Film Analysis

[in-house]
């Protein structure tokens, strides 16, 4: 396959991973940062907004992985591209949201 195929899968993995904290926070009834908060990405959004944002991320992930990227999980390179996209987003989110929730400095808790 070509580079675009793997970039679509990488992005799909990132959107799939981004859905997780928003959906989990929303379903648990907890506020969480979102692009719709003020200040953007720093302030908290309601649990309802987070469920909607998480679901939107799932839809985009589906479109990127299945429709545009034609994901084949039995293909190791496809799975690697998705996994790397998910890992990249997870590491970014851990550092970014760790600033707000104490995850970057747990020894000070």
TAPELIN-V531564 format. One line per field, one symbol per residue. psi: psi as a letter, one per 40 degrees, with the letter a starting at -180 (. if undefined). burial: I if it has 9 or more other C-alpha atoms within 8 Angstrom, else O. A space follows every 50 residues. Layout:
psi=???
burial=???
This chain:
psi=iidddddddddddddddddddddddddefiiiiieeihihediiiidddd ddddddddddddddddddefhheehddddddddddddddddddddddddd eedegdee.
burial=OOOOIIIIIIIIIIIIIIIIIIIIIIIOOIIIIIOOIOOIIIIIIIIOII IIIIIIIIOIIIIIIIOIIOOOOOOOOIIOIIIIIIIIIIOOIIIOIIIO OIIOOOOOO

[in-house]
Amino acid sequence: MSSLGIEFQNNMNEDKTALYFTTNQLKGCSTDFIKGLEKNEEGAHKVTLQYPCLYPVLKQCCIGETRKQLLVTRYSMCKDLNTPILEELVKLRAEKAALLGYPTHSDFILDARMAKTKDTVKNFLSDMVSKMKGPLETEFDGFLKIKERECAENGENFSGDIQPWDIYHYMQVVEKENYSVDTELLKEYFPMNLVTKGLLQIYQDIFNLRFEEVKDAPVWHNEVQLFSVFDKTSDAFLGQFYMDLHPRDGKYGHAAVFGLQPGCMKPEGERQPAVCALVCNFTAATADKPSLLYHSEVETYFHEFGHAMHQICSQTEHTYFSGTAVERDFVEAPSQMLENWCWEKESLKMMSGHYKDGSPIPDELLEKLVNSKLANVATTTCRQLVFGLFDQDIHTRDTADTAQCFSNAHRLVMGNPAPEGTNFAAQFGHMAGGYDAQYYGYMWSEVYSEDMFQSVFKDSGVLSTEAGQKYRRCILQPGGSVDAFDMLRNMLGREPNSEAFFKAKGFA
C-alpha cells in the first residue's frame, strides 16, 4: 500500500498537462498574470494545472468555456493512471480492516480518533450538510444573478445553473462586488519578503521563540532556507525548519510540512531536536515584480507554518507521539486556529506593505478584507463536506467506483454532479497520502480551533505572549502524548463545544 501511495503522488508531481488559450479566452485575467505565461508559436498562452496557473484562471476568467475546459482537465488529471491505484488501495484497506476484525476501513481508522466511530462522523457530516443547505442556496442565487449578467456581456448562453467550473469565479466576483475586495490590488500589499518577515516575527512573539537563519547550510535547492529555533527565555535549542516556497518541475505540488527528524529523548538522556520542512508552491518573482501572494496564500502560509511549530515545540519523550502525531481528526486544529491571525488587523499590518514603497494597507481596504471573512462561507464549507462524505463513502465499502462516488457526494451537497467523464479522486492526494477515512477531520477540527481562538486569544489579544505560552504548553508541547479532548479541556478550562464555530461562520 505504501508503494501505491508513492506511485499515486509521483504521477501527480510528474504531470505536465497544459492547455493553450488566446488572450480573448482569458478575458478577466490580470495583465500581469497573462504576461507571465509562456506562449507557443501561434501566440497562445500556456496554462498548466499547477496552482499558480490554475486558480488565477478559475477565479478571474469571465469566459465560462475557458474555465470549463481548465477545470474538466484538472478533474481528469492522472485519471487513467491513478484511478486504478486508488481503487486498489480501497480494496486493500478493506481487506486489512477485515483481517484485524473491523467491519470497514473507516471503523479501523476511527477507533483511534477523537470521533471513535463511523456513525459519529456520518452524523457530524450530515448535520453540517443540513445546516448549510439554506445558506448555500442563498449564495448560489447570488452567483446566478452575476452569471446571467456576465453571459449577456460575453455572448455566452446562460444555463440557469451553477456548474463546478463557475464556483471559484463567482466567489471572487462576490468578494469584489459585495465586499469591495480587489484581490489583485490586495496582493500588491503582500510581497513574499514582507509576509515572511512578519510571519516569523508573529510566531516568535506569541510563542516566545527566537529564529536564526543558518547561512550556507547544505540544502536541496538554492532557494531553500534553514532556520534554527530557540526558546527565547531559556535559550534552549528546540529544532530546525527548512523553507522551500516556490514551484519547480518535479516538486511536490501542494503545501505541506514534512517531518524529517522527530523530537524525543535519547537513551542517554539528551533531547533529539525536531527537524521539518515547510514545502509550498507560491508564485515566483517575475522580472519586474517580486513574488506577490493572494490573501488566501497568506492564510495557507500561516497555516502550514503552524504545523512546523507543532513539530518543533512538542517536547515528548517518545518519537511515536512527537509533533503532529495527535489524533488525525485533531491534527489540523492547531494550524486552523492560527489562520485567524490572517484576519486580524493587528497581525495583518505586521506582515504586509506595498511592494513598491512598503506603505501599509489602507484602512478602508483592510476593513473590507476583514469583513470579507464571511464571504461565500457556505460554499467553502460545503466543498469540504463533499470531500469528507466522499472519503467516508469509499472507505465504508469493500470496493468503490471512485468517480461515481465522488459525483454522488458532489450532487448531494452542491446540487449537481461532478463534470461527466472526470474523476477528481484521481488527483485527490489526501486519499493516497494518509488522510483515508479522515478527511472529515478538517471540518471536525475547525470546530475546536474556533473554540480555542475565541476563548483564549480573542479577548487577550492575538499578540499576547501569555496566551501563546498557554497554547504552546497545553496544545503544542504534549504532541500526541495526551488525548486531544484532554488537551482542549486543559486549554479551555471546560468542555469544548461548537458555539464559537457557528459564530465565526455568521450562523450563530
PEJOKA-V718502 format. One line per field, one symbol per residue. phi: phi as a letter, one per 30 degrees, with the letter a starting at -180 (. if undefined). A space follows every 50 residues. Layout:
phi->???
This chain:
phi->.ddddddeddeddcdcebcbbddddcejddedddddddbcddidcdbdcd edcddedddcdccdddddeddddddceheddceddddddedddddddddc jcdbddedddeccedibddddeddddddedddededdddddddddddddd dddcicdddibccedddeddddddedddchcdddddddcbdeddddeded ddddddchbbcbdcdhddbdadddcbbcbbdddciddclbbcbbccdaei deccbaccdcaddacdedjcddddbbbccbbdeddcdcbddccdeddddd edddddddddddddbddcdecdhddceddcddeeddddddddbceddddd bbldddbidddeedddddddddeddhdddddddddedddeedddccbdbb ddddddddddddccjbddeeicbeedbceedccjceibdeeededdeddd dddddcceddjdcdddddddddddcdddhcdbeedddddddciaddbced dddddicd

The Chocolate War is in many ways a straightforward adaptation of Cormier's original novel. The film's narrative follows the plot of the novel closely, and numerous scenes and conversations between characters are drawn directly from the text. The beginning of the film, for instance, features a scene in which Archie (Wallace Langham) and Obie (Doug Hutchison), members of a secret society known as the Vigils, are sitting on the bleachers by the football field, watching their schoolmates practice. Archie, the “assigner” of the Vigils, chooses the students to whom he will assign bizarre and often humiliating tasks; the last name added to his list is that of Jerry Renault (Ilan Mitchell-Smith), a freshman whom he spots on the football field. Archie and Obie's conversation concerning Jerry follows the conversation depicted in the novel closely, diverging from it primarily to tighten the dialogue. Other pivotal scenes in the film likewise adhere closely to their novel counterparts; the scene in which Jerry, in accordance with his assignment, refuses to sell chocolates during a school fundraiser similarly follows along with the novel, although some of the dialogue is condensed.